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Posts Tagged ‘Beaujolais’

Beaujolais, France

The Rolling Hills of Beaujolais

If we had our way, every other wine article would feature Beaujolais. That’s why this post features three Beaujolais from three different cru villages, just in time for holiday sipping! All are made from organically grown Gamay grapes and pair well with a wide variety of cheeses and appetizers. We especially like to pair Beaujolais with Comté and our exclusive import Pyrénées brebis. Here are our top three picks: (more…)

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Thanksgiving Wine and CheeseAs tradition goes, Pinot Noir or Beaujolais are typically served with turkey and its many accompaniments. That said, it’s not always so easy to predict what will appear at the Thanksgiving feast, whether it’s Aunt Liz’s sweet potatoes with marshmallows, Uncle Mike’s maple-bacon Brussels sprouts, or Zia Della’s baked ziti. Such varied cuisine calls for Zelig-like wines. They must accommodate the potential for sweet, salty, savory, and bitter all in the same bite and therefore require plenty of freshness and acidity with the ability to cleanse the palate. However, they must also show enough ripeness to work with sweetness.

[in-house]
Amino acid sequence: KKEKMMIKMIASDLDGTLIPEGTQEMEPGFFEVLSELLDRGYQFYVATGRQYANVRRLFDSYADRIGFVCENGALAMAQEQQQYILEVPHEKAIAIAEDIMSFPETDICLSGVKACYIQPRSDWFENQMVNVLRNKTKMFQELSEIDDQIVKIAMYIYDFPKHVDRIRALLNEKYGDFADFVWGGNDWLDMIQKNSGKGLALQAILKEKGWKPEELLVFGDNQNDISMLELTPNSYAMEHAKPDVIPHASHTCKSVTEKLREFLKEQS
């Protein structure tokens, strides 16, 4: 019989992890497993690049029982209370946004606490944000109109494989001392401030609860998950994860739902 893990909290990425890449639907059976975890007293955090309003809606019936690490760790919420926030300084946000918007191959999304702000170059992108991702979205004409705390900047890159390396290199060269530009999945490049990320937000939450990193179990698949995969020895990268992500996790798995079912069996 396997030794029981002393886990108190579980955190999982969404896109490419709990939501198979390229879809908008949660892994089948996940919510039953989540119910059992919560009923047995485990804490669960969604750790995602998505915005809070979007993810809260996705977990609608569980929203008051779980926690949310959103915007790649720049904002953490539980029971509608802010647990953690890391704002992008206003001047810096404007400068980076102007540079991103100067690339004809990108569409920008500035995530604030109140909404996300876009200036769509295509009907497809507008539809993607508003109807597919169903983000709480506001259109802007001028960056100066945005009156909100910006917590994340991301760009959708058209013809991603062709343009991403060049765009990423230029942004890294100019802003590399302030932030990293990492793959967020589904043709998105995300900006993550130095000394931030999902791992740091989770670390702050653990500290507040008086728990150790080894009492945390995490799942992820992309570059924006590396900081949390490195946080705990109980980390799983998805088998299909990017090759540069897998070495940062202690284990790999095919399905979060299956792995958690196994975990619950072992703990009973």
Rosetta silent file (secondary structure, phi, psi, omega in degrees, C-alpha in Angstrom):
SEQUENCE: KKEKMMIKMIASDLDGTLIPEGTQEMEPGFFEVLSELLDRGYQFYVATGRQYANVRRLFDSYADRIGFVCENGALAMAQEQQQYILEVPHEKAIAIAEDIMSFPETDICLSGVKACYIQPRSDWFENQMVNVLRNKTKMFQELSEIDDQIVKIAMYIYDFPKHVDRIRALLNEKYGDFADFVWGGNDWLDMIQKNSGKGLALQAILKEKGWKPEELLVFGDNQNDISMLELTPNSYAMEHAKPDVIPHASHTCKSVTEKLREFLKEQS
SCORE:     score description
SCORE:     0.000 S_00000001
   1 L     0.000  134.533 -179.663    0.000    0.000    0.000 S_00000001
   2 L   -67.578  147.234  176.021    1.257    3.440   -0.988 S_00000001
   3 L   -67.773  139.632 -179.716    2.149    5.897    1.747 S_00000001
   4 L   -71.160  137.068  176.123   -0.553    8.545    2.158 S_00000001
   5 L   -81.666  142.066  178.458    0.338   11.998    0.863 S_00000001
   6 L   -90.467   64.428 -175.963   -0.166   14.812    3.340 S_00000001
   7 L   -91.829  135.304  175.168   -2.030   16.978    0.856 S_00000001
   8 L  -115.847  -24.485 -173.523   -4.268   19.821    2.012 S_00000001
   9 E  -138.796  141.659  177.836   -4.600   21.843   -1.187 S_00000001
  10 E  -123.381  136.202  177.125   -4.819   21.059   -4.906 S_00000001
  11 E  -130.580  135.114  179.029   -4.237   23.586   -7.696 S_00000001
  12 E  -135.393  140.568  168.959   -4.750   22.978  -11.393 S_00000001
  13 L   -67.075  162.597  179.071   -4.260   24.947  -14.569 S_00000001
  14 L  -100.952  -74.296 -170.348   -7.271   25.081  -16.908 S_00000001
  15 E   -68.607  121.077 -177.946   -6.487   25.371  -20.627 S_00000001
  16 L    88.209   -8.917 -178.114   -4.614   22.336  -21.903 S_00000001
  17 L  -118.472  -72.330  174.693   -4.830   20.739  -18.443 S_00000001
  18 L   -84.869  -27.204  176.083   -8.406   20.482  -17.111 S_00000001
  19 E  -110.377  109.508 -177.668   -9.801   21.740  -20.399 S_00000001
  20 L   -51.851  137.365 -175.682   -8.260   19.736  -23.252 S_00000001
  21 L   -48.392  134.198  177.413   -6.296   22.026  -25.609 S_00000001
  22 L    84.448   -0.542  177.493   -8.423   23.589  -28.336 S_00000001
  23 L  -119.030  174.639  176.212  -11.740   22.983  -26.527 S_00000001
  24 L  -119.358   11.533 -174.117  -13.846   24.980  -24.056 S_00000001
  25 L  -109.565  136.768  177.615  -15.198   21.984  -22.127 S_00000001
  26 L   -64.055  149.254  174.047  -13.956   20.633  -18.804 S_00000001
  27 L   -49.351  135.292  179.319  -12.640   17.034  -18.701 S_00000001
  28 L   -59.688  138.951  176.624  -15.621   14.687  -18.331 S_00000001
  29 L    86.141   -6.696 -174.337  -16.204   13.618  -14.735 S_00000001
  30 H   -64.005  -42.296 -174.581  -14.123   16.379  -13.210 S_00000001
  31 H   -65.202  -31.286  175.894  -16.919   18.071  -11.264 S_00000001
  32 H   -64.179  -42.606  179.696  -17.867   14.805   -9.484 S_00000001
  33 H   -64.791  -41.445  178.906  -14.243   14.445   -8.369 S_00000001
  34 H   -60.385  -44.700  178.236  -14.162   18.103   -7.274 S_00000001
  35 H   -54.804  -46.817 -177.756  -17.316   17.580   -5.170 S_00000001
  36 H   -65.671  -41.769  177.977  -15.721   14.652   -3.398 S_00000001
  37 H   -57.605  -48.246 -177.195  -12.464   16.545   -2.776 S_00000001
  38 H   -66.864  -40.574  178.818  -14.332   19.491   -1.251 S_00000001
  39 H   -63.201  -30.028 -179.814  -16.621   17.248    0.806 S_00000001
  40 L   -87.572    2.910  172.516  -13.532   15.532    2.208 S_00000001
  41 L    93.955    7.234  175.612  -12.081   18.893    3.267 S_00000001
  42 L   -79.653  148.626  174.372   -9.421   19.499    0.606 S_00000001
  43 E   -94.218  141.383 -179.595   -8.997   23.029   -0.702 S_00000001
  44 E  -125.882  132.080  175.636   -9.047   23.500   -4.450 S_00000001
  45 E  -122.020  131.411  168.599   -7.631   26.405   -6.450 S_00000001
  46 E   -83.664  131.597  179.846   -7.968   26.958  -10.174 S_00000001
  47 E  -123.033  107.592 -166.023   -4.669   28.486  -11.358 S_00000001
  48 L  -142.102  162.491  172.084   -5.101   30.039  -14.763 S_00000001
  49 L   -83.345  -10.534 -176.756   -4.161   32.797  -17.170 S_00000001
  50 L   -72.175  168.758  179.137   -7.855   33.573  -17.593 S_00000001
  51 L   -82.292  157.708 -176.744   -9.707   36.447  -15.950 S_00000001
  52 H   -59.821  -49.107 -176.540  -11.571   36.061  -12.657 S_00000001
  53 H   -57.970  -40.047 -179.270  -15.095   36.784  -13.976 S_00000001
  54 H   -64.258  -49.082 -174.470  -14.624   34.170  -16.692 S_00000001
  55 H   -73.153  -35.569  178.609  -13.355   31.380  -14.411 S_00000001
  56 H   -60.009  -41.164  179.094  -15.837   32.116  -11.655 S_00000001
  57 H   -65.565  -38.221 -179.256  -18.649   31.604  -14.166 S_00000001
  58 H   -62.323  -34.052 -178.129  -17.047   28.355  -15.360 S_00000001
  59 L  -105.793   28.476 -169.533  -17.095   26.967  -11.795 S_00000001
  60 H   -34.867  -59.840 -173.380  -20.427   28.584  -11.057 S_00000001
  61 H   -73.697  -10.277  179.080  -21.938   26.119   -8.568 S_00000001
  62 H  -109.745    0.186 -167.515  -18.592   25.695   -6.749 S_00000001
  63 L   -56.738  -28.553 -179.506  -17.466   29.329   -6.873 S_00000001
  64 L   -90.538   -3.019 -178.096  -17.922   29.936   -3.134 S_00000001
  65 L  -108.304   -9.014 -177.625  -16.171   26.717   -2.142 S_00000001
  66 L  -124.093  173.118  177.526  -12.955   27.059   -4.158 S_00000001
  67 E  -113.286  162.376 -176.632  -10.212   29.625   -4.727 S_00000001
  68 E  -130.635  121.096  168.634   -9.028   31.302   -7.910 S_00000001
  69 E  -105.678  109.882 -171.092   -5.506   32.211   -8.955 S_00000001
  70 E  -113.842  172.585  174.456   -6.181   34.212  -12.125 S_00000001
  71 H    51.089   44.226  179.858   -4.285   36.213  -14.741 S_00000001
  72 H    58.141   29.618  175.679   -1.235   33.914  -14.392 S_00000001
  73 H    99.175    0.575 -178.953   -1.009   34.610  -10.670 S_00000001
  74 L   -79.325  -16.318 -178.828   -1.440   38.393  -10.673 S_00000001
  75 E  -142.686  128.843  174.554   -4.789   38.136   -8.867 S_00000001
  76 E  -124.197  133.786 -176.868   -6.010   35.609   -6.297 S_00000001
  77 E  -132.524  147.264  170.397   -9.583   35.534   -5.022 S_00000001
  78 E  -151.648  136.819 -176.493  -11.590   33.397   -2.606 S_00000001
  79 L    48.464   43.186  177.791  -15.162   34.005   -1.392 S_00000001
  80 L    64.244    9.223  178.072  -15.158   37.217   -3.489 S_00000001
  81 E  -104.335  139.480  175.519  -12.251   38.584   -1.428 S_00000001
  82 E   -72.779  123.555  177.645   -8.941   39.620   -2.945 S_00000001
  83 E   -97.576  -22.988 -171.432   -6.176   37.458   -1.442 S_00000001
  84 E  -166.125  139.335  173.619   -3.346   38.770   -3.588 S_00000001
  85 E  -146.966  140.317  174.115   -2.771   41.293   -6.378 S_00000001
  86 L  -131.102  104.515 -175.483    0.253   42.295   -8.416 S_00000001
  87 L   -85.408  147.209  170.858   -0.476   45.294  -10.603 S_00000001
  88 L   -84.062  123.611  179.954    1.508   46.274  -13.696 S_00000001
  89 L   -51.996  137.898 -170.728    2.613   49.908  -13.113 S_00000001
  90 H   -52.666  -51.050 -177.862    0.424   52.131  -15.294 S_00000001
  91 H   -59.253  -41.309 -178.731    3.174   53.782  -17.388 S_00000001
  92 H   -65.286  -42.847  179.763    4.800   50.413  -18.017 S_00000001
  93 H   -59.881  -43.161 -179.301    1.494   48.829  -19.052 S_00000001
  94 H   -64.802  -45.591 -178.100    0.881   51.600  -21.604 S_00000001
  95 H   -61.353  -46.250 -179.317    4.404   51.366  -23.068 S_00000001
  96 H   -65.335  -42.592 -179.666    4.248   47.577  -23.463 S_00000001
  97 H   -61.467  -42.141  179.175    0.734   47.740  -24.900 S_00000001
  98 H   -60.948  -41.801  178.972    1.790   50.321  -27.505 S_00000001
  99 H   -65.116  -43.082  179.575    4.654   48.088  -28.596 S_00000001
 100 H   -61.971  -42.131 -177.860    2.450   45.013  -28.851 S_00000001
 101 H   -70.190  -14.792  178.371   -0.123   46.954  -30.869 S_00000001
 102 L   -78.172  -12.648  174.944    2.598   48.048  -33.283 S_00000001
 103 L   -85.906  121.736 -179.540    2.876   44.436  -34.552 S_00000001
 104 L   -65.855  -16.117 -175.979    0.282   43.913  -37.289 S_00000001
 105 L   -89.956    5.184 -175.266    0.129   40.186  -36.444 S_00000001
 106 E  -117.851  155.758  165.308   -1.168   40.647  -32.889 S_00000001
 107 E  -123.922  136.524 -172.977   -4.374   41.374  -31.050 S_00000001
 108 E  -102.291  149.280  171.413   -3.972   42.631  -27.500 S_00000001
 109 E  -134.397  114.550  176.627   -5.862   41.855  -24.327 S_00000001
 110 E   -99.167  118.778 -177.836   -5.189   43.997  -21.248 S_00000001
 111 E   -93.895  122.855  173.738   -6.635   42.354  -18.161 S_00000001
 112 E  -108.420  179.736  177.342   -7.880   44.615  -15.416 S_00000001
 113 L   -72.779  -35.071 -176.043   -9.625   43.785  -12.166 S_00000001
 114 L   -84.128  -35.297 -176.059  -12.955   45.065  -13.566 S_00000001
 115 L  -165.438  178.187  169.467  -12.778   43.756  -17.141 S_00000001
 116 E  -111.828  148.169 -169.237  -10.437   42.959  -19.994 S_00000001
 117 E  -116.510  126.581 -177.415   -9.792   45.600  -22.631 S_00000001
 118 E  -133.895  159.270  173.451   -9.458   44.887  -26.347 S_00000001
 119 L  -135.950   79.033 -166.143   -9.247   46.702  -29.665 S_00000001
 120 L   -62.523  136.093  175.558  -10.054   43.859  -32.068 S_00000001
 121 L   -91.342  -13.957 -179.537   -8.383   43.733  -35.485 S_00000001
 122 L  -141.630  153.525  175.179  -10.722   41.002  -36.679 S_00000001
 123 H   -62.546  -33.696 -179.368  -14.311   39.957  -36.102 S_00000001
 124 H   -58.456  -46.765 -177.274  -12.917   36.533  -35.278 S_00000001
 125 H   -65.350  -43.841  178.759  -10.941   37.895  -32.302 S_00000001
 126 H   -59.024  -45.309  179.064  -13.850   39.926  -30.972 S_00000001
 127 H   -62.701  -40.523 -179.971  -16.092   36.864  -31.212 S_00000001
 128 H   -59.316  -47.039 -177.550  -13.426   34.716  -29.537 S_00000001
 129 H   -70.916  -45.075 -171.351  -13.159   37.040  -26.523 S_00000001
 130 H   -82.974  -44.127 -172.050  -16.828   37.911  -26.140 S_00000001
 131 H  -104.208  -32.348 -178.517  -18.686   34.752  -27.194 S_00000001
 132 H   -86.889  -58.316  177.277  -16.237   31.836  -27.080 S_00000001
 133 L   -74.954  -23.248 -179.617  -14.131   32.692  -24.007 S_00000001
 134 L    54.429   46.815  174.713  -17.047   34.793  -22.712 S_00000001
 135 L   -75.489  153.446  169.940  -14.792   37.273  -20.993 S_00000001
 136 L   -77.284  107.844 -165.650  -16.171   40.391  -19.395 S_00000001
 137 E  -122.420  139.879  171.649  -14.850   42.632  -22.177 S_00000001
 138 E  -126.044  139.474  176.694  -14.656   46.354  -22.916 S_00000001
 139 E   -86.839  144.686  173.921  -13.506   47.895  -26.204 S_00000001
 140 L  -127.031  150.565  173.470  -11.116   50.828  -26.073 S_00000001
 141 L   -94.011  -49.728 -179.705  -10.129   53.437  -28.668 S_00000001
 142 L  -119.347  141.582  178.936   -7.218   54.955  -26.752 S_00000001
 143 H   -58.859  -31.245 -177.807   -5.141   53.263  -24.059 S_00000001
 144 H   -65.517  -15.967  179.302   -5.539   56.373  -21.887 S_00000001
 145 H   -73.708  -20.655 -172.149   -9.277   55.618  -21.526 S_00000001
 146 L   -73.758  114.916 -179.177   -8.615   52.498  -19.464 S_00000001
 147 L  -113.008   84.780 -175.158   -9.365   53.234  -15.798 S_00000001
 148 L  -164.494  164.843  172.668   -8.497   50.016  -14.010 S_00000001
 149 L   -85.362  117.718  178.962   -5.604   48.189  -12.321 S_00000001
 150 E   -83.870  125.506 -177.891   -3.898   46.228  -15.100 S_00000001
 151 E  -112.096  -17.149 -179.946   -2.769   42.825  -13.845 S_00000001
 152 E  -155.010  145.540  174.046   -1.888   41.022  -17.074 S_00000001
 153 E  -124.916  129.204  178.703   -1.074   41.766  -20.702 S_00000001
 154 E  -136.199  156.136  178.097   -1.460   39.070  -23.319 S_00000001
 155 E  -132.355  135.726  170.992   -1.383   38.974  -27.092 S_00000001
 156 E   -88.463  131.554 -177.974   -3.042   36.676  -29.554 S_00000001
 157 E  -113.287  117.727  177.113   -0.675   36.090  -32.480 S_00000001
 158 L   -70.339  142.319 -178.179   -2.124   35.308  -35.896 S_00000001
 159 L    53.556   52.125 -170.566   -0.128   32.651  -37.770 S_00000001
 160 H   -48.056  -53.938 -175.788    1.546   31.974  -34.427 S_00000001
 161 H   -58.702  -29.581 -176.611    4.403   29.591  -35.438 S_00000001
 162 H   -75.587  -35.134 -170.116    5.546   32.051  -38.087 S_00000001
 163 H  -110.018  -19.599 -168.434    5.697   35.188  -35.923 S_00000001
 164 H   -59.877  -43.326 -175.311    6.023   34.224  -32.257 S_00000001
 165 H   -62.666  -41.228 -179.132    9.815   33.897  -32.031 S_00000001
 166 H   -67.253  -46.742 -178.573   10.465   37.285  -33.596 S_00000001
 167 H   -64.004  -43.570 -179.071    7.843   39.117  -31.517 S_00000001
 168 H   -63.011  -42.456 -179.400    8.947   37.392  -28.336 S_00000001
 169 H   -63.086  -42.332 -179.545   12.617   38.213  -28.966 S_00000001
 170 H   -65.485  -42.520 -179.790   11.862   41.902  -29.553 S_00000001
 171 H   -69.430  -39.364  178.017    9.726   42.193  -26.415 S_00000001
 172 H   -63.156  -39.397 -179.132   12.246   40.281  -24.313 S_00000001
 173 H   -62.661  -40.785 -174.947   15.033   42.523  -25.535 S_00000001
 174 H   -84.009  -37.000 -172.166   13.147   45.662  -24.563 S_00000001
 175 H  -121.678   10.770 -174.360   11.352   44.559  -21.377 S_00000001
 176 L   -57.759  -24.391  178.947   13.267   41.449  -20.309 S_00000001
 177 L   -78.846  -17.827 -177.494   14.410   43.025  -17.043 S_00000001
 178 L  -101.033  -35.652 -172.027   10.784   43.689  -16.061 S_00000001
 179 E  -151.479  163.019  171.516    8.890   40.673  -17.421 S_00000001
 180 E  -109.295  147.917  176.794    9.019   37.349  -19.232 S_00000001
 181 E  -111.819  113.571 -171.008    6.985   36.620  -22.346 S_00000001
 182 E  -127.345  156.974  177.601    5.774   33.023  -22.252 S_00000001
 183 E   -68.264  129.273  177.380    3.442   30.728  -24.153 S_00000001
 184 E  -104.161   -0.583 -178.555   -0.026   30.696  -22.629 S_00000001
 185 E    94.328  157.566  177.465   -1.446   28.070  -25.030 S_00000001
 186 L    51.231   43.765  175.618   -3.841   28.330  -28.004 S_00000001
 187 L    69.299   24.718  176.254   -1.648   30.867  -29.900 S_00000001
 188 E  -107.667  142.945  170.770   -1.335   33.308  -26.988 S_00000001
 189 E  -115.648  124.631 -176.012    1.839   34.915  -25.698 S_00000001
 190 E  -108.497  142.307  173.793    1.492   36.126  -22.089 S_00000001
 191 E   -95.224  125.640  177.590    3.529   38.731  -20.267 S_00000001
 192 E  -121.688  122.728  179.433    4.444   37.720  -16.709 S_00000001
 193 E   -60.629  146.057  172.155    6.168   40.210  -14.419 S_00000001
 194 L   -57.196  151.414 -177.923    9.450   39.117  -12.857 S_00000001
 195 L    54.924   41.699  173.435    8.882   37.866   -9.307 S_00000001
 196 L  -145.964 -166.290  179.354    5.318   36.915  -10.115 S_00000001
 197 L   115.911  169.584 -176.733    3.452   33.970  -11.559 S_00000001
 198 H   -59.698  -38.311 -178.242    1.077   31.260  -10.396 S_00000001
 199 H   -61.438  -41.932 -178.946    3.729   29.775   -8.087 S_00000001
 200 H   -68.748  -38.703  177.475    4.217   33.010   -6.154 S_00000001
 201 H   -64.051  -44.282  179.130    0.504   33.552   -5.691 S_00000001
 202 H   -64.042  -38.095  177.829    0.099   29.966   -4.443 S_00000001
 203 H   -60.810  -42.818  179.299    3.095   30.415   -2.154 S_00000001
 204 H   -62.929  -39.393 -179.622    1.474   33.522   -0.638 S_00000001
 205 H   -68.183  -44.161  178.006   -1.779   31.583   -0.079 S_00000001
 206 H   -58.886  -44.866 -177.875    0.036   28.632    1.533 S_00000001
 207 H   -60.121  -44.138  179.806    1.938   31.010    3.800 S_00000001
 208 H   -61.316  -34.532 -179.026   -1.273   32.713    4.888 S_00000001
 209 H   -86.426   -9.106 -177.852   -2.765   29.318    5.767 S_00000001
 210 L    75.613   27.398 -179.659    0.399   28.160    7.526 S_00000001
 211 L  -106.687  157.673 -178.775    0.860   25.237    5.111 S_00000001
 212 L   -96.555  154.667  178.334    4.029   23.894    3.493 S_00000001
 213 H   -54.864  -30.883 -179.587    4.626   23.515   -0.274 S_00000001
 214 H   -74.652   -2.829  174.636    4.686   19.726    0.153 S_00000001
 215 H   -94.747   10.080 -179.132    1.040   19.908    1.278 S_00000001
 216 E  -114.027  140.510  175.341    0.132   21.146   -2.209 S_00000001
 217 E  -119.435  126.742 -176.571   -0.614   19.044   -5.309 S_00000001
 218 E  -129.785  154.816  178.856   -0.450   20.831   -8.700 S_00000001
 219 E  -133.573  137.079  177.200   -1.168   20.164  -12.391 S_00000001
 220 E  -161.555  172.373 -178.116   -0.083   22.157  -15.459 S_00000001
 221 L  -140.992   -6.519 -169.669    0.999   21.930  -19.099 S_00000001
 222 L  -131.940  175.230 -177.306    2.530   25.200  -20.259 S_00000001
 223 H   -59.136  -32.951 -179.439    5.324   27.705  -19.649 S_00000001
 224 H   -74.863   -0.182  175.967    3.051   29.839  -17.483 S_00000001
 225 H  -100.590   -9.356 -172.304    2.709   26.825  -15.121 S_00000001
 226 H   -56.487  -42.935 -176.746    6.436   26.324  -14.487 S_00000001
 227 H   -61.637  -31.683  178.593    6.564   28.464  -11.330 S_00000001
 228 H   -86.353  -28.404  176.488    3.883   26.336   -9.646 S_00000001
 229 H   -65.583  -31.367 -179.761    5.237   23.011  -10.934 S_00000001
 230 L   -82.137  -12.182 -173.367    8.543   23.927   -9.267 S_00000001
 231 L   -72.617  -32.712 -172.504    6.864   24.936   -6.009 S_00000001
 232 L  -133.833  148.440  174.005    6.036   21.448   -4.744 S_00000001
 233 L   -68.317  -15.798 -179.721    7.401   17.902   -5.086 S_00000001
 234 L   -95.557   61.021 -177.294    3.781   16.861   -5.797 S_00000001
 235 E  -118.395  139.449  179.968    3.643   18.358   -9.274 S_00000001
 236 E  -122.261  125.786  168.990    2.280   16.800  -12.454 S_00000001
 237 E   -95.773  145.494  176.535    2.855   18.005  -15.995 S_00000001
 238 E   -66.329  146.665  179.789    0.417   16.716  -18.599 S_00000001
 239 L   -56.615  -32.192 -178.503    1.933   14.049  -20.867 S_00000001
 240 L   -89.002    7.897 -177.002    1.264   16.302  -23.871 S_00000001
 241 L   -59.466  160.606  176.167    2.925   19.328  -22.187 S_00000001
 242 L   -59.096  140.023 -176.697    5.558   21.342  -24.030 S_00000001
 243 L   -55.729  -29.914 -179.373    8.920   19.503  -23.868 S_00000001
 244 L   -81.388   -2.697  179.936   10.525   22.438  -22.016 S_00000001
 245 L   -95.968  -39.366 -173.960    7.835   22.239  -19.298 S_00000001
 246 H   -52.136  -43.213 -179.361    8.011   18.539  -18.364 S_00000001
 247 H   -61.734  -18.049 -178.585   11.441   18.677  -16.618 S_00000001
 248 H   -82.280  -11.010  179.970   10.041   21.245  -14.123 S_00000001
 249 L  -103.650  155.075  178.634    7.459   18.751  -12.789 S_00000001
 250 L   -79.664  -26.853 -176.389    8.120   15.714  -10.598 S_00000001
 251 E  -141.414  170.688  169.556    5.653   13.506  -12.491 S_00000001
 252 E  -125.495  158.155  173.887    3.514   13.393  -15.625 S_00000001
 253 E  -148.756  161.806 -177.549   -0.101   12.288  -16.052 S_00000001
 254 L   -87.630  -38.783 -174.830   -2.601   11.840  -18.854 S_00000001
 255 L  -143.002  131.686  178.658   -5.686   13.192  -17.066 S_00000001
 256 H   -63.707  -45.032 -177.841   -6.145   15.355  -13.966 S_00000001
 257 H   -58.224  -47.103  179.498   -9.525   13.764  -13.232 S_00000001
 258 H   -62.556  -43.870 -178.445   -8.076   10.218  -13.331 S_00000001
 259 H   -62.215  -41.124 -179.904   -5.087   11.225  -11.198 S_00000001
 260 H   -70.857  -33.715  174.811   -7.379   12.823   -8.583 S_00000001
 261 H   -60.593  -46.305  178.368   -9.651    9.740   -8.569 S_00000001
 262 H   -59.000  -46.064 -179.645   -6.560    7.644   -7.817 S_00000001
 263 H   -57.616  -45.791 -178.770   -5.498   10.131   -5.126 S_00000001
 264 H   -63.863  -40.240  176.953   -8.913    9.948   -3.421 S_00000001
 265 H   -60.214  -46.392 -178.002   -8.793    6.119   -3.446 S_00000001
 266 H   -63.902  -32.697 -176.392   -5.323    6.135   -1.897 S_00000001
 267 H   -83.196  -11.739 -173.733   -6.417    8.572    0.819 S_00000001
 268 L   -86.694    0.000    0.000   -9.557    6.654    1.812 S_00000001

The following are a few selections that meet the above criteria and will drink well alongside your Thanksgiving dinner. A discount of 10% will be offered on six or twelve bottles of these featured wines. (more…)

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Isabelle and Bruno Perraud's Beaujolais Nouveau

In the Beaujolais region of Burgundy the third Thursday of November marks the release of the young wine that is made from indigenous Gamay grape. The infamous Beaujolais Nouveau is made by carbonic maceration, a way of fermenting the juice while it is still inside the grape by placing whole bunches of grapes in a closed vat. As the grapes on the bottom of the vat are crushed under the weight of the grapes above they burst and begin to ferment, releasing carbon dioxide that starts the fermentation process in the other grapes. This fermentation takes only four to five days, and produces a soft, fruity wine with little to no tannins. (more…)

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